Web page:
At first I thought to out-bid you. But then the common sense prevailed, so I pass.

about a month and a half ago

Did Russia Trick Snowden Into Going To Moscow?

Mondor Re:Oh for f_ck's sake... (346 comments)

Dirty nuclear missile, my friend, that's what it was all about on the first place. Snowden wants to kill all Americans. Those, who trust in God. Those, who have built this country. Our kids and our future.

Sorry, I answered your question with the quote from the future.

about a month and a half ago

After Trademark Dispute, Mexican Carriers Can No Longer Use iPhone Name In Ads

Mondor Re:Seems correct (53 comments)

Well, there are agricultural companies in Mexico, who sell apples. And since they produce fruits, and Apple produces cellphones, but not fruits (see the logic?) the next day someone would try to use "apple phones" in marketing material, this would be ruled out as illegal. Because consumers would be very much confused.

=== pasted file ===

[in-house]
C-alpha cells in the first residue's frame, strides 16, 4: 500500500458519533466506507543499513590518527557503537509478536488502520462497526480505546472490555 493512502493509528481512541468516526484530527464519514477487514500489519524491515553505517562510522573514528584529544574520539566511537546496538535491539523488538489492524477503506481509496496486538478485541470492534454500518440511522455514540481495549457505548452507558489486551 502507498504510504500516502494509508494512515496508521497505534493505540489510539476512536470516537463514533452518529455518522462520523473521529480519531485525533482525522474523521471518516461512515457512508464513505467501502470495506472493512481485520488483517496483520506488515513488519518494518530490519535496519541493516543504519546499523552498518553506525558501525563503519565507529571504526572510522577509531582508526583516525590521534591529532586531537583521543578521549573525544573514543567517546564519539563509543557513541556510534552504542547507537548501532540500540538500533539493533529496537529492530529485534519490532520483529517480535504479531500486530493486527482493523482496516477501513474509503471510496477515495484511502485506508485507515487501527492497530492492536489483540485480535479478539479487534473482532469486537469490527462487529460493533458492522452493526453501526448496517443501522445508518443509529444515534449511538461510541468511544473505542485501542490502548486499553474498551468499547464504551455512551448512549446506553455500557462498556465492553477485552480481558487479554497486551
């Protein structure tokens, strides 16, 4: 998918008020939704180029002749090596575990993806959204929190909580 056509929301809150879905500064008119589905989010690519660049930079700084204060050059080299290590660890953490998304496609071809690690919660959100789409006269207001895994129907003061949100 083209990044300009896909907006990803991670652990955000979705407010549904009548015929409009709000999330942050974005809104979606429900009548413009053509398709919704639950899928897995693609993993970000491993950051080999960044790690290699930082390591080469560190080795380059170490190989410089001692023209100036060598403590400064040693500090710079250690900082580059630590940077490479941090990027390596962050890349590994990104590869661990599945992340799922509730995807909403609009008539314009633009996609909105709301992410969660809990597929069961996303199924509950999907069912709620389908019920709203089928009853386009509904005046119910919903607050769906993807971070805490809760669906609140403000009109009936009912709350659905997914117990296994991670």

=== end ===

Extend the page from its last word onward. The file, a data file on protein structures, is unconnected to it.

about a month and a half ago

Microsoft Is Paying Brazilian Users In Skype Credit To Switch to Bing

Mondor Re:So... (90 comments)

Try to search for "opensuse" in both Bing and Google.

Question: how many _websites_ you see in results on the first page? Count them.

about 2 months ago

Estonia Urged To Drop Internet Voting Over Security Fears

Mondor Re:Only if we do away with secret ballots (116 comments)

I think the whole idea of assigning the single-use key is that there would be a complete list of keys and votes, so everyone would be able to look at the same document and see if his vote is registered correctly. Of course, there may be bogus keys in that list and of course that would make the whole event not secret anymore (as there would be a database of links between the key and the voter), but at least such system would be a bit more transparent.